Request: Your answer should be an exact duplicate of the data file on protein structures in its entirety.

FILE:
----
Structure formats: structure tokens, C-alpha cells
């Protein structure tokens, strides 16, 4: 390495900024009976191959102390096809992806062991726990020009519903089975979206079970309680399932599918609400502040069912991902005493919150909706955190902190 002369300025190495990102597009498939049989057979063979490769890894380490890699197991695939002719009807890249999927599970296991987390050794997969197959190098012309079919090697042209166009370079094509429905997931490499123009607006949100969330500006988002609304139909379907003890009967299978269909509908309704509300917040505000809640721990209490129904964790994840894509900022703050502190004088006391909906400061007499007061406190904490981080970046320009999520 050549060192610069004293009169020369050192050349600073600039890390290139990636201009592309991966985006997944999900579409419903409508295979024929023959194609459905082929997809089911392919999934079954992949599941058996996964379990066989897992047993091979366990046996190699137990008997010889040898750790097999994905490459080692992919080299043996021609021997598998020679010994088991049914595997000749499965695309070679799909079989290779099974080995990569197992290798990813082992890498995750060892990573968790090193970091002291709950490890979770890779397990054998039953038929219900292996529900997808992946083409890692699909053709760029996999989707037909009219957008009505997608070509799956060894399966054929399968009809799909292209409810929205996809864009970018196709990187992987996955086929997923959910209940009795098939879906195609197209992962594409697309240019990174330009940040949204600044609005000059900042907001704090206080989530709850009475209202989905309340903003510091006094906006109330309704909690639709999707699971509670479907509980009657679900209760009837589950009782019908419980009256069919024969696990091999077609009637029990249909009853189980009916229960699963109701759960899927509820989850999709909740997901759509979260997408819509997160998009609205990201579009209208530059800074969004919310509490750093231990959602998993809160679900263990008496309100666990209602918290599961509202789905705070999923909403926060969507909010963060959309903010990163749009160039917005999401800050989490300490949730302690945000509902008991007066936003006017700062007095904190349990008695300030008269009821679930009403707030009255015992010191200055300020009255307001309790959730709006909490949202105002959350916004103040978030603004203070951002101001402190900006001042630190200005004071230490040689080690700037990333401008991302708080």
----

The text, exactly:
Structure formats: structure tokens, C-alpha cells
């Protein structure tokens, strides 16, 4: 390495900024009976191959102390096809992806062991726990020009519903089975979206079970309680399932599918609400502040069912991902005493919150909706955190902190 002369300025190495990102597009498939049989057979063979490769890894380490890699197991695939002719009807890249999927599970296991987390050794997969197959190098012309079919090697042209166009370079094509429905997931490499123009607006949100969330500006988002609304139909379907003890009967299978269909509908309704509300917040505000809640721990209490129904964790994840894509900022703050502190004088006391909906400061007499007061406190904490981080970046320009999520 050549060192610069004293009169020369050192050349600073600039890390290139990636201009592309991966985006997944999900579409419903409508295979024929023959194609459905082929997809089911392919999934079954992949599941058996996964379990066989897992047993091979366990046996190699137990008997010889040898750790097999994905490459080692992919080299043996021609021997598998020679010994088991049914595997000749499965695309070679799909079989290779099974080995990569197992290798990813082992890498995750060892990573968790090193970091002291709950490890979770890779397990054998039953038929219900292996529900997808992946083409890692699909053709760029996999989707037909009219957008009505997608070509799956060894399966054929399968009809799909292209409810929205996809864009970018196709990187992987996955086929997923959910209940009795098939879906195609197209992962594409697309240019990174330009940040949204600044609005000059900042907001704090206080989530709850009475209202989905309340903003510091006094906006109330309704909690639709999707699971509670479907509980009657679900209760009837589950009782019908419980009256069919024969696990091999077609009637029990249909009853189980009916229960699963109701759960899927509820989850999709909740997901759509979260997408819509997160998009609205990201579009209208530059800074969004919310509490750093231990959602998993809160679900263990008496309100666990209602918290599961509202789905705070999923909403926060969507909010963060959309903010990163749009160039917005999401800050989490300490949730302690945000509902008991007066936003006017700062007095904190349990008695300030008269009821679930009403707030009255015992010191200055300020009255307001309790959730709006909490949202105002959350916004103040978030603004203070951002101001402190900006001042630190200005004071230490040689080690700037990333401008991302708080």